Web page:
Coinbase’s Ventures Portfolio Could Be Worth $6.6 Billion, Oppenheimer Estimates
Owen Lau, an equity researcher at Oppenheimer, has estimated that the Nasdaq-listed cryptocurrency exchange Coinbase (NASDAQ: COIN) could have “hidden value” in its Coinbase Ventures unit.
In a note sent to clients reported on by CoinDesk, the research analyst estimated that Coinbase’s Ventures portfolio may be worth up to $6.6 billion and noted that while they aren’t yet contributing financially to the exchange they are “strategically important to the firm.”
Their importance, the notes adds, comes as these investments support the broader cryptocurrency ecosystem and add insight to emerging technologies. The Nasdaq-listed exchange has notably invested in over 250 companies through the fourth quarter of last year, with a carrying value of $352 million at cost basis according to Oppenheimer.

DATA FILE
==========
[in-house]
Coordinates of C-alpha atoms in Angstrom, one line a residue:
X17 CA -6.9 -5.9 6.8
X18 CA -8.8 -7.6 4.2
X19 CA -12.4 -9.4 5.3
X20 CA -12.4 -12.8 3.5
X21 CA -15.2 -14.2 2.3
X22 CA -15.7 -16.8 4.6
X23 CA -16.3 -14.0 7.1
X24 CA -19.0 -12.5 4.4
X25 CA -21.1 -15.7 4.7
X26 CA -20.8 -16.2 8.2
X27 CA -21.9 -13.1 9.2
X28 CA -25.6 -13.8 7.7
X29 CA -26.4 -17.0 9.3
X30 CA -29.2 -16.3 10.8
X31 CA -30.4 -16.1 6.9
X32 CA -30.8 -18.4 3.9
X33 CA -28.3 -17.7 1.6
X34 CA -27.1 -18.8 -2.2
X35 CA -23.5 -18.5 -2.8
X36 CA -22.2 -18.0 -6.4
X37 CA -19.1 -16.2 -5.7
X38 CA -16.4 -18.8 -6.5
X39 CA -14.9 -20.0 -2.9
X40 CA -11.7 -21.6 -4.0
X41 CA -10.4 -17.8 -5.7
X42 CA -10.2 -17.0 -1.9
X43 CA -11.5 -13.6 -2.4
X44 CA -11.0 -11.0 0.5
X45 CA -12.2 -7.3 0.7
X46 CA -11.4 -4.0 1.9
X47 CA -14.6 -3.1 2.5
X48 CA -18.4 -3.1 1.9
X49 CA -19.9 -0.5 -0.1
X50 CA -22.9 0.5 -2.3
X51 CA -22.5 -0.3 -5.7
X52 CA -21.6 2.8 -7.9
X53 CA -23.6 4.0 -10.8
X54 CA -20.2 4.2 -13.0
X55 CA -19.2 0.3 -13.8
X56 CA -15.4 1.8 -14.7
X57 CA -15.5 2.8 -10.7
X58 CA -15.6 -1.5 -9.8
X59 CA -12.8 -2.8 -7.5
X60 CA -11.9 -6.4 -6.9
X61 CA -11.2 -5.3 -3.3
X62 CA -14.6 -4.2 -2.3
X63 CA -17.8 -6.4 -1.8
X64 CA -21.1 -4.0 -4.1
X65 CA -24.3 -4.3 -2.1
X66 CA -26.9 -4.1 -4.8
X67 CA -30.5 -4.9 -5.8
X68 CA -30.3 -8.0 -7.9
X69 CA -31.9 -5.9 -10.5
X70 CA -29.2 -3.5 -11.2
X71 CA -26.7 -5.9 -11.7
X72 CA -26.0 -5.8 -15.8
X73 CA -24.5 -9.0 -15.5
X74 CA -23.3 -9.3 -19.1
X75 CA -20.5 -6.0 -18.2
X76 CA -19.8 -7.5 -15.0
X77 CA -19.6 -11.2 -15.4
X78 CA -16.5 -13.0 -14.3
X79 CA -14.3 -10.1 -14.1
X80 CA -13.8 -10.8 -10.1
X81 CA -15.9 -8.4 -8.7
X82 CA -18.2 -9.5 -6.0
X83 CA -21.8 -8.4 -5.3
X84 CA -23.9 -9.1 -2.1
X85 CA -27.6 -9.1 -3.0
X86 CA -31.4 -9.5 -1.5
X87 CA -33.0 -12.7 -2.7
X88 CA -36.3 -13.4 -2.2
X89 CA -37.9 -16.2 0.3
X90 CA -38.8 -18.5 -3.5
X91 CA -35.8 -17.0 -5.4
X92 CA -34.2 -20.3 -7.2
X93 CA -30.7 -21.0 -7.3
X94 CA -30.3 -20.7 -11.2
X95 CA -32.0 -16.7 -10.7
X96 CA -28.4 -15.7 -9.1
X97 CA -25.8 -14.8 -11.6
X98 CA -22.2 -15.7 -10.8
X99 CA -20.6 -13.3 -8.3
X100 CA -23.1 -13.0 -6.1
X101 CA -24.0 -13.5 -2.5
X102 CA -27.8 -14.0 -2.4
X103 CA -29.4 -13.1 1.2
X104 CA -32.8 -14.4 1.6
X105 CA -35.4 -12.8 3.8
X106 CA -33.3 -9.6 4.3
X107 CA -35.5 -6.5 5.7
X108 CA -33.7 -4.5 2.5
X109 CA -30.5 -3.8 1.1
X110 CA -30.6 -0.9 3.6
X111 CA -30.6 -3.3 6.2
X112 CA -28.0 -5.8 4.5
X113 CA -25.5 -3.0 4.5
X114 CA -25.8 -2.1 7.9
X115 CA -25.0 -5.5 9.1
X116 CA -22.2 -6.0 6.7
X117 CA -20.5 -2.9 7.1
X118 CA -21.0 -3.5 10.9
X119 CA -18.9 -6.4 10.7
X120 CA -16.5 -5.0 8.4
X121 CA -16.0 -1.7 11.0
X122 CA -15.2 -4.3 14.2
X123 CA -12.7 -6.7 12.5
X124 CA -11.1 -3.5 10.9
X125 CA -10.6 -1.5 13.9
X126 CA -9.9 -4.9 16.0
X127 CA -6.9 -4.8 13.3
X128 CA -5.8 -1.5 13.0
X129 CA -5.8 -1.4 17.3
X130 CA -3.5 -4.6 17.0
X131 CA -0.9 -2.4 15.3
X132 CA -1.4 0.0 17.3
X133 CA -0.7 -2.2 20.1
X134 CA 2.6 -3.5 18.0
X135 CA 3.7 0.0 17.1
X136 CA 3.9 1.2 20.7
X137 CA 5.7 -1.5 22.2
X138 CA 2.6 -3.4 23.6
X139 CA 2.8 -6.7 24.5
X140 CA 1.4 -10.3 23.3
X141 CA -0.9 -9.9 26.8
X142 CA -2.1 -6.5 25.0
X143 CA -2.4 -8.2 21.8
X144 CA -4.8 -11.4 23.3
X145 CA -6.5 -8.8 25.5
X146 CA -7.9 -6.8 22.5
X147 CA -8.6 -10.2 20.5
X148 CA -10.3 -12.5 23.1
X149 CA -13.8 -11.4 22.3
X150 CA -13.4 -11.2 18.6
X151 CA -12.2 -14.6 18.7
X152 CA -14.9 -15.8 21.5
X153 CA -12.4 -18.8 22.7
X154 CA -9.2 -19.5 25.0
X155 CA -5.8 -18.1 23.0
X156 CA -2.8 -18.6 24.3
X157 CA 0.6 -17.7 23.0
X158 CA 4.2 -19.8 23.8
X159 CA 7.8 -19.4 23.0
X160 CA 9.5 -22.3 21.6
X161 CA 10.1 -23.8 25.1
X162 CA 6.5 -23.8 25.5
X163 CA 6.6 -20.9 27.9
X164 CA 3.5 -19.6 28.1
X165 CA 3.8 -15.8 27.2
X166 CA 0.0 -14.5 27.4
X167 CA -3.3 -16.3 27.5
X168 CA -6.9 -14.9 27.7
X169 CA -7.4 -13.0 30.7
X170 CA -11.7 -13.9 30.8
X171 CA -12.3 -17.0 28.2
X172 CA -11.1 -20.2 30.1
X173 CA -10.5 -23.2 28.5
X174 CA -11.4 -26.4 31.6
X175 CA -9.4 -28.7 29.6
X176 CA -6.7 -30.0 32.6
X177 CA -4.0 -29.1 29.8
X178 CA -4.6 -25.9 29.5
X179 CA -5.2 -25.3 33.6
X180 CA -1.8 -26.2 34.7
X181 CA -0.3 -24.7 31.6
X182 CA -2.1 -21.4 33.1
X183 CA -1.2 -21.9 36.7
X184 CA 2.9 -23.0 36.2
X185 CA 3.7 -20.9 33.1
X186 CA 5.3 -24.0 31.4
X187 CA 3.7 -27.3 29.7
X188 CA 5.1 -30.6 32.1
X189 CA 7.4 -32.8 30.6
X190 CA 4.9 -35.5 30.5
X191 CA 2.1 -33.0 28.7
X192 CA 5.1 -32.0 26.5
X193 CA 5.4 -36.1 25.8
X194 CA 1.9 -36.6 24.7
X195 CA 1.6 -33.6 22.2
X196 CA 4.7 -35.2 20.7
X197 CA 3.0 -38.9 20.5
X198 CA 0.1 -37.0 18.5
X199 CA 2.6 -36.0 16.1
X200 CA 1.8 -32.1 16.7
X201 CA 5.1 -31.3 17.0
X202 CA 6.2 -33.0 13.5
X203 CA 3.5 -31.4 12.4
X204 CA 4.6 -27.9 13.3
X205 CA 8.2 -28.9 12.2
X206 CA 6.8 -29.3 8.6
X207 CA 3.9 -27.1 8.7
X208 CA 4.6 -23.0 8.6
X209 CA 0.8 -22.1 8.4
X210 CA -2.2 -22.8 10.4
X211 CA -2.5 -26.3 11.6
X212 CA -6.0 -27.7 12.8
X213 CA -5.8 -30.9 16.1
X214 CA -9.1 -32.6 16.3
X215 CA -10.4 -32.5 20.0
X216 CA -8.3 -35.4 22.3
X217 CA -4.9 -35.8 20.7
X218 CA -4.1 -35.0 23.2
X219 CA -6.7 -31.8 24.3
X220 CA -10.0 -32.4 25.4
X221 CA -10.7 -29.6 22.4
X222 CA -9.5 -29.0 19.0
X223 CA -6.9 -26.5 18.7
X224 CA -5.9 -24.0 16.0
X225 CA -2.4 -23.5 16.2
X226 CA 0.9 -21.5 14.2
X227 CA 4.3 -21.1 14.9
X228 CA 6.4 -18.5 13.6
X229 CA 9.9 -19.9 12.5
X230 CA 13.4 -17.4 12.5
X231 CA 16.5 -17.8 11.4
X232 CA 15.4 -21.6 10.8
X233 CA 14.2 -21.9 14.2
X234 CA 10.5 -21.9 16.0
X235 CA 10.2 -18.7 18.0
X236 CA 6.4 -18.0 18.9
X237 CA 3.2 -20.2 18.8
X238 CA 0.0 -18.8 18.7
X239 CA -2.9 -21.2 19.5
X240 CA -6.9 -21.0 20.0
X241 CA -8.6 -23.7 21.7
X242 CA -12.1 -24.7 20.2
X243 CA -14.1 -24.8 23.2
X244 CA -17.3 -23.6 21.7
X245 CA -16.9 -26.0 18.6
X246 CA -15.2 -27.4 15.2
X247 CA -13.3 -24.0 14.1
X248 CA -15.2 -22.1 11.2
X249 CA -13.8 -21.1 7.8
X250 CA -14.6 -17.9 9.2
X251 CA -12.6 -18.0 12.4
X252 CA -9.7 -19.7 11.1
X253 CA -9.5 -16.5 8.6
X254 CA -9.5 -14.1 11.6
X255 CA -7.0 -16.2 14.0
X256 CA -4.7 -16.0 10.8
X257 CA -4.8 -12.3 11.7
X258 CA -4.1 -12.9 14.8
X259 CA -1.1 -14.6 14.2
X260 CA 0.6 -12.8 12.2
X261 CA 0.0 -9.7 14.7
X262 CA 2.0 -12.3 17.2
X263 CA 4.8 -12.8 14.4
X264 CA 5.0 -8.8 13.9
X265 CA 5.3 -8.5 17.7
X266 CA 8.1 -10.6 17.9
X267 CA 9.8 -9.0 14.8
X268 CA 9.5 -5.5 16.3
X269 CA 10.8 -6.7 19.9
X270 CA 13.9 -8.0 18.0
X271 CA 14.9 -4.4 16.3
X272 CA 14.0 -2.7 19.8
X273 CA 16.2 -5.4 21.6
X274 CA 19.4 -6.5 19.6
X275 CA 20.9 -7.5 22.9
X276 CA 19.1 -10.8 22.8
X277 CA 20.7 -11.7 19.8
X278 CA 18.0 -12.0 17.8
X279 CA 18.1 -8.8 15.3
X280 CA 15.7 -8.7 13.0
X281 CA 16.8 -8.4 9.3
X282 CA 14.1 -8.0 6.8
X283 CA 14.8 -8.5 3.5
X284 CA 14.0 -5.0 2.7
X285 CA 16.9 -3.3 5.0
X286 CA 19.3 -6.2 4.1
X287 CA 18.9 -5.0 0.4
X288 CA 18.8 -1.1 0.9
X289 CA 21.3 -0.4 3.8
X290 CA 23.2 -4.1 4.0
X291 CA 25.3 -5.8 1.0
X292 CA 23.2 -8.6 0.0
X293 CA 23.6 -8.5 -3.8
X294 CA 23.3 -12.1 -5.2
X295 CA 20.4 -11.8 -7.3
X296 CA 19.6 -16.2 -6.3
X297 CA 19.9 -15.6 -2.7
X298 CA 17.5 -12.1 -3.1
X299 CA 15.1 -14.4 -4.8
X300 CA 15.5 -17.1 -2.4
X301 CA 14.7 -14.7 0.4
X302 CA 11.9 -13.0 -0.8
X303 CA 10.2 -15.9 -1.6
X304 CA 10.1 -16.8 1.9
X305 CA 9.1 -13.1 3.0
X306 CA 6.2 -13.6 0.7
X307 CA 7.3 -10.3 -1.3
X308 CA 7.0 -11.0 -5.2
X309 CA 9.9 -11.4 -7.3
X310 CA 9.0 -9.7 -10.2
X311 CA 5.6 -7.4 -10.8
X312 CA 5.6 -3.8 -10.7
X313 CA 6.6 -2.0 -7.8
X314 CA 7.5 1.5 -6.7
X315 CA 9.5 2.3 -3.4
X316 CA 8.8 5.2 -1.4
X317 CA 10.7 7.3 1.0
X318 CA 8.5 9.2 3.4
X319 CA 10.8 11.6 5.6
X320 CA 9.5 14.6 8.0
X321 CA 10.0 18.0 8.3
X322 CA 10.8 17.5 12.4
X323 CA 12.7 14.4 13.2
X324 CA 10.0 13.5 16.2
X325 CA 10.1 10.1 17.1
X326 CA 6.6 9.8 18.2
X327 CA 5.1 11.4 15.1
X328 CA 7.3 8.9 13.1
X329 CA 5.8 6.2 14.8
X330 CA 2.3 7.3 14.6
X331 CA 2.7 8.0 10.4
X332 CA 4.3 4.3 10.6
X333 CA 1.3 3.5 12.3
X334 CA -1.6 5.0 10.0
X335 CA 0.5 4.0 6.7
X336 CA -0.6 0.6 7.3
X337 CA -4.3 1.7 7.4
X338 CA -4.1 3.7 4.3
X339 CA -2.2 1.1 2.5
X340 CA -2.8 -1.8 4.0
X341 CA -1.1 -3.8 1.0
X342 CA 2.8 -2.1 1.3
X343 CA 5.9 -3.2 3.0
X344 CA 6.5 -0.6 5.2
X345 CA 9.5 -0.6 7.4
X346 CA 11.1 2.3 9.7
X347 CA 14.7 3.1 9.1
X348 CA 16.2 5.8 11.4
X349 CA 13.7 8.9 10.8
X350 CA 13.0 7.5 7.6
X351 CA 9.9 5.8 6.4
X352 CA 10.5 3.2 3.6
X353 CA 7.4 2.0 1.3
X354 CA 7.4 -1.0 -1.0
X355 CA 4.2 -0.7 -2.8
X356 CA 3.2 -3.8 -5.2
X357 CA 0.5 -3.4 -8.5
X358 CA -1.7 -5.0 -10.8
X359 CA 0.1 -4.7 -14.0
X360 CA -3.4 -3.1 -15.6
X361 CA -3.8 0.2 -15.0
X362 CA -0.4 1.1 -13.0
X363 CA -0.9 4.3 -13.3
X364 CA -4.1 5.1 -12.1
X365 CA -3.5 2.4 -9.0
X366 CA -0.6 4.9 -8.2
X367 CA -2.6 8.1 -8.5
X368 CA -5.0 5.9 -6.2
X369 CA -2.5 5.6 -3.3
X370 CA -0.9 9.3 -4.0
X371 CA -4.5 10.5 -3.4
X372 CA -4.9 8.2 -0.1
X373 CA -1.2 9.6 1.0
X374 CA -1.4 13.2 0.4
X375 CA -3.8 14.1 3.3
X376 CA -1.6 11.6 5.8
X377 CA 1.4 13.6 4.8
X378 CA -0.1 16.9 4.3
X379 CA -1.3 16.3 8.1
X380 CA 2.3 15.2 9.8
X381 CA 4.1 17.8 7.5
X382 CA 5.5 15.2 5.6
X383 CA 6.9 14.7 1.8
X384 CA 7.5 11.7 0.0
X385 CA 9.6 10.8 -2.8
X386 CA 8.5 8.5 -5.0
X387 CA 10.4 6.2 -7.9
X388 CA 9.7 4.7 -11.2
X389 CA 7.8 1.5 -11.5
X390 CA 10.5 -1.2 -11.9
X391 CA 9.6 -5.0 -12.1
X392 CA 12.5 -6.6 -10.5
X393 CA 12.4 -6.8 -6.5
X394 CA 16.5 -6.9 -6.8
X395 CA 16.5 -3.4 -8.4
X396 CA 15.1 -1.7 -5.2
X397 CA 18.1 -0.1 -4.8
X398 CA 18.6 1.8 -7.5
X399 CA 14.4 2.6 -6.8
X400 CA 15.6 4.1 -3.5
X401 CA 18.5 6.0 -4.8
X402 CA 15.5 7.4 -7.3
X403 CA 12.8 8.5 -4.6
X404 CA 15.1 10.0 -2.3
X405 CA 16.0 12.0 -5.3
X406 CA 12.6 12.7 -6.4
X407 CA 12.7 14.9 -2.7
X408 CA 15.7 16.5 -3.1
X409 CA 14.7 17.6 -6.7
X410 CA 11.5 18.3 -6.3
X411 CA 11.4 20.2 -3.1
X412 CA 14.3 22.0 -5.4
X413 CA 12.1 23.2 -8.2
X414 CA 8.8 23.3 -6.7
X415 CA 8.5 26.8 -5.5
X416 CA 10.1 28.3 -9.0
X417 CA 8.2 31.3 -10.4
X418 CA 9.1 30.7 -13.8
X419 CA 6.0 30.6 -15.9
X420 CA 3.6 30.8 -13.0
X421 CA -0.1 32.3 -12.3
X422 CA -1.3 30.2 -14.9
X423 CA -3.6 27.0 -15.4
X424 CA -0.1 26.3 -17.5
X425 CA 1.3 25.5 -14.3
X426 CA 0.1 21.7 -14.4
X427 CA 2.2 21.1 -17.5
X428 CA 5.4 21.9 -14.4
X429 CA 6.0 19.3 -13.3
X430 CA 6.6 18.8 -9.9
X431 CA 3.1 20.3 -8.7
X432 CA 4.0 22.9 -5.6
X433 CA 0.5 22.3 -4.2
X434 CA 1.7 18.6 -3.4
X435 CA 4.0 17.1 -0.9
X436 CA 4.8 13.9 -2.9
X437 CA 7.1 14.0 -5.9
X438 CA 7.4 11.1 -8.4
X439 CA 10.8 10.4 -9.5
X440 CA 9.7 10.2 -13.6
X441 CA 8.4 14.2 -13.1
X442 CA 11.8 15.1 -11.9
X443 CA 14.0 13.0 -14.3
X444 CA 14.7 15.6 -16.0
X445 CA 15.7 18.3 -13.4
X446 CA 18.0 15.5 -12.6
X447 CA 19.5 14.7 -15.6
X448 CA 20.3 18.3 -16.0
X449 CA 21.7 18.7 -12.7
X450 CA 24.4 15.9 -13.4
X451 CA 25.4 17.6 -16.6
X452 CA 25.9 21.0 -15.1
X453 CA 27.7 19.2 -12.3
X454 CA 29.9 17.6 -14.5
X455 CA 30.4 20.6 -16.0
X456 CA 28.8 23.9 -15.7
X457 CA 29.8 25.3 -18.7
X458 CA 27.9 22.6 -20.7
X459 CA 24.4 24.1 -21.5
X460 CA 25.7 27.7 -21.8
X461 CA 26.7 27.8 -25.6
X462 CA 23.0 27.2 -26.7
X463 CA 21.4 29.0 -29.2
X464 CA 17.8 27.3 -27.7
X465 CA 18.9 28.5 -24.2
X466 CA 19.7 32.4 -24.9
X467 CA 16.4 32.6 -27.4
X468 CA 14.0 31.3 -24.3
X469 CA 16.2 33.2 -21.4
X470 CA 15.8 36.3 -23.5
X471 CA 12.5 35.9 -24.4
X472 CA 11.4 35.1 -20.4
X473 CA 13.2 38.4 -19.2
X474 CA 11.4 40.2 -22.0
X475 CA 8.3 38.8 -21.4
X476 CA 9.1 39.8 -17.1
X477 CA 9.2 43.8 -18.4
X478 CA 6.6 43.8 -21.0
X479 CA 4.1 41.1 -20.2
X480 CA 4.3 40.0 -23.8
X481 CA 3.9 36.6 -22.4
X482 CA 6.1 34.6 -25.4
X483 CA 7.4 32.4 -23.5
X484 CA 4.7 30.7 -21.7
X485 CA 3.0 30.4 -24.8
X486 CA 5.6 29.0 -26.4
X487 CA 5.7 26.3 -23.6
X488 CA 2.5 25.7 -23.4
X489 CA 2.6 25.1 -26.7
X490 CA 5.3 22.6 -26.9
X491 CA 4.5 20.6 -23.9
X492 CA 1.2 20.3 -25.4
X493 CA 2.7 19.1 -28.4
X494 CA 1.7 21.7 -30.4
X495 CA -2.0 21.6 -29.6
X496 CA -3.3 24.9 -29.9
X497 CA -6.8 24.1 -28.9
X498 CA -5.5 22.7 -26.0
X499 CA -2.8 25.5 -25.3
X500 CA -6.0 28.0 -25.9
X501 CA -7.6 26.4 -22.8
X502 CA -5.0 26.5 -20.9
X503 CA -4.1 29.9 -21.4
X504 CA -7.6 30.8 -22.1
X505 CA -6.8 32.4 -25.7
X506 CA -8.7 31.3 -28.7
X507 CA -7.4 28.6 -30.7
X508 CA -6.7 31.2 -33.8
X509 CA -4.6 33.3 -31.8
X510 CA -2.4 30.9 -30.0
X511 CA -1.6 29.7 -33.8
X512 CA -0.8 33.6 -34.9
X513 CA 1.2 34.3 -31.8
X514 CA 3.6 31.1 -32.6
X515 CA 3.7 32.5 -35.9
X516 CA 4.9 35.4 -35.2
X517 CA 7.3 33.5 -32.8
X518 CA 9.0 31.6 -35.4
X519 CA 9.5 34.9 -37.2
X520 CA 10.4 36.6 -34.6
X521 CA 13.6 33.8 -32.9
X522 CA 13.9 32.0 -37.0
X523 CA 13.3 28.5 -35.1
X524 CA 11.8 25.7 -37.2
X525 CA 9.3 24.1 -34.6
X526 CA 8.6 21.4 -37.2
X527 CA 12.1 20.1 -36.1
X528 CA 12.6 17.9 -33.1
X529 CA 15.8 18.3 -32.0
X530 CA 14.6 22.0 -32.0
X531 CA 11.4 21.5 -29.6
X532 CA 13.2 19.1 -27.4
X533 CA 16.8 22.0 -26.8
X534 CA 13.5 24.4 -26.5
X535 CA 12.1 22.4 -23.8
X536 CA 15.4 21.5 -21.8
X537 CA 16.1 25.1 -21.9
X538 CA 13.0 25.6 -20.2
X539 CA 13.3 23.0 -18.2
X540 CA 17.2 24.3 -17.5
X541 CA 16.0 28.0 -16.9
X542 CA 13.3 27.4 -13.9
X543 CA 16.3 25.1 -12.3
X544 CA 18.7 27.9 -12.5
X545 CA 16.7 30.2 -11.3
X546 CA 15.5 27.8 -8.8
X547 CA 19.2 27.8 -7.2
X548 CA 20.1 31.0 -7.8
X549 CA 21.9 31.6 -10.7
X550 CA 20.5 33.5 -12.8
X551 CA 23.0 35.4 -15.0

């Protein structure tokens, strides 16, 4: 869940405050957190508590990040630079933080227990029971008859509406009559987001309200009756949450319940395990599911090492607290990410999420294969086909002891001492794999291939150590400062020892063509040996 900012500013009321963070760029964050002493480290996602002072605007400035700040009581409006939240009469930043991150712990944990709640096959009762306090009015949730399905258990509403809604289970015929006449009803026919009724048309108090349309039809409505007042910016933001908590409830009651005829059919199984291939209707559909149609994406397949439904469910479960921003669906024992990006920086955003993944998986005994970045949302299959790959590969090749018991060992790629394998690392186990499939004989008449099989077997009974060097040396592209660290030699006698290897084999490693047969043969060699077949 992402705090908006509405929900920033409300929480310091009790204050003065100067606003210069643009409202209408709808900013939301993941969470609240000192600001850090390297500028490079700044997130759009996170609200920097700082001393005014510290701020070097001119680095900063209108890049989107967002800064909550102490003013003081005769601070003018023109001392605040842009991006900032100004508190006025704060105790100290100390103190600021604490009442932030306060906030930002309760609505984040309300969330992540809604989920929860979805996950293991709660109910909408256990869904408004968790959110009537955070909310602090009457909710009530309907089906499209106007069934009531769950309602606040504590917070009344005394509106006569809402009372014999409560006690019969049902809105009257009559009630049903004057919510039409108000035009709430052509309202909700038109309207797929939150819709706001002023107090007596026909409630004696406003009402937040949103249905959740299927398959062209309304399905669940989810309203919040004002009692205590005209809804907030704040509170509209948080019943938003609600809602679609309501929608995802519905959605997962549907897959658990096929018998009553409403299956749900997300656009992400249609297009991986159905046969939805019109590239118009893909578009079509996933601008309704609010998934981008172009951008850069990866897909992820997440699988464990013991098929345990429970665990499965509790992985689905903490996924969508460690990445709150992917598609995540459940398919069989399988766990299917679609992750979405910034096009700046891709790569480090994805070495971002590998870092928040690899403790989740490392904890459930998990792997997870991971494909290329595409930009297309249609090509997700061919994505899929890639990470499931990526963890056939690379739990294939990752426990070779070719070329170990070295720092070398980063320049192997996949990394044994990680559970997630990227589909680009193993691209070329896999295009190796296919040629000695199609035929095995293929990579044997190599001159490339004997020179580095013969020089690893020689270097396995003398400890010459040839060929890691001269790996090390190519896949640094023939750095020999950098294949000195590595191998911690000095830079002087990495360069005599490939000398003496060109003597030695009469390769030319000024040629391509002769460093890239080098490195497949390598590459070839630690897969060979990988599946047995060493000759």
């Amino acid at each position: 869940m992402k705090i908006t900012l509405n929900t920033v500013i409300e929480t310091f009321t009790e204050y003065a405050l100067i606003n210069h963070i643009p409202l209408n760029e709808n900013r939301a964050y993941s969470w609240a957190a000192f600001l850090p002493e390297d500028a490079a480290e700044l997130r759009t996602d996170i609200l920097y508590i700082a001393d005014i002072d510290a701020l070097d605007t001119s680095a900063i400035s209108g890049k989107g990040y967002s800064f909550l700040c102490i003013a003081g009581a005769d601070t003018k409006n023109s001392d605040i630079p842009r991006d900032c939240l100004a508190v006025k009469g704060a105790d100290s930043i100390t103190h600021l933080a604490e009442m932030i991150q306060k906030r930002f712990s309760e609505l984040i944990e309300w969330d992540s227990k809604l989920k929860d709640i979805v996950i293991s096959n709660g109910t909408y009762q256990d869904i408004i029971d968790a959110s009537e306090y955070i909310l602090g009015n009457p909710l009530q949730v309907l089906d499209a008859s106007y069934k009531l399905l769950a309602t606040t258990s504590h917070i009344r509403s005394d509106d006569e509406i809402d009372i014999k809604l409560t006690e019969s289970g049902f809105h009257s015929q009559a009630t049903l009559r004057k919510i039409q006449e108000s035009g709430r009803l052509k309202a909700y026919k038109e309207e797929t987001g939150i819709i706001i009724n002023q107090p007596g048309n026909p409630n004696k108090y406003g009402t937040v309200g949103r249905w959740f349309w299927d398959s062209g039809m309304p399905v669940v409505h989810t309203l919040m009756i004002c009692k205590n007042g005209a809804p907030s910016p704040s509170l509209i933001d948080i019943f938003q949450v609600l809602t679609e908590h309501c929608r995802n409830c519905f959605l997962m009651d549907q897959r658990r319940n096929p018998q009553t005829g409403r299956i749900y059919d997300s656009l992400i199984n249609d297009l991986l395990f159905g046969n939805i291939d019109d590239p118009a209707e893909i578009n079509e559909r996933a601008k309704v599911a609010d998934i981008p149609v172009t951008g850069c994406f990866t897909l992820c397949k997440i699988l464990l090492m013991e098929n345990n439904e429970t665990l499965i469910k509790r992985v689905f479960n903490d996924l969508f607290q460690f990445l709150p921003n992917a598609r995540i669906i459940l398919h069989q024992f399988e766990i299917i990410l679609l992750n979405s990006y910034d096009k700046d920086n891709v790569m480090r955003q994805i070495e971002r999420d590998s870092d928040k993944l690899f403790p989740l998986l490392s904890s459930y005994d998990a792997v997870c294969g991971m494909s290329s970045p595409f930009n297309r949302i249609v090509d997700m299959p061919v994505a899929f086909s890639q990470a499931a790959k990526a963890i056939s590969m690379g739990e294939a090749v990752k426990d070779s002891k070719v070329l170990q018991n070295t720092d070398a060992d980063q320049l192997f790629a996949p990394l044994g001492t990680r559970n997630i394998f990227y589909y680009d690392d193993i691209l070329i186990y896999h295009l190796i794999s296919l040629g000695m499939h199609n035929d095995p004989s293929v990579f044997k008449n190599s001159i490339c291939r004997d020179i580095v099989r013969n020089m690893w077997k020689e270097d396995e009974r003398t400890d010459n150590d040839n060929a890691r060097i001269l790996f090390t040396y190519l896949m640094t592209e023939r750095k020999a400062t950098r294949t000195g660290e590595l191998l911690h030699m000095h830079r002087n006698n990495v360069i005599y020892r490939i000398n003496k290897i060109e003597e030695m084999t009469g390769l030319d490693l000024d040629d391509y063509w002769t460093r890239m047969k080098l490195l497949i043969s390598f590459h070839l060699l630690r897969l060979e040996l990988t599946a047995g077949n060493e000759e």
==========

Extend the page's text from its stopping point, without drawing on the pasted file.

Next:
According to Coinbase Ventures’ website, the exchange has invested in DeFi money market protocol Compound, crypto lender BlockFi, Ethereum blockchain explorer Etherscan, leading non-fungible token (NFT) marketplace OpenSea, and a number of other leading firms in the space.
Our sensitivity analysis shows that the market value could go as high as $17.0B, assuming a 13% ownership stake. Given the continuous capital influx to blockchain/digital assets, there is potential upside to our estimate
The analyst has an outperform recommendation for COIN shares, with a $377 price target. He added that in the near term Coinbase’s stock price may be influenced by the price of bitcoin and macroeconomic pressures. At the time of writing, COIN shares are trading at $152.
Coinbase is notably one of the largest cryptocurrency exchanges in the world and often used to gauge institutional interest in the cryptocurrency space. Earlier this month, over three transactions, BTC whales withdrew over $1.1 billion worth of the cryptocurrency from the exchange, suggesting accumulation to hold over the long-term.
Earlier this month Coinbase blocked 25,000 wallet addresses related to Russian individuals or entities it believes have engaged in illicit activity. The addresses were blocked over fears they could be used to evade sanctions levied against Russia over its invasion of Ukraine.
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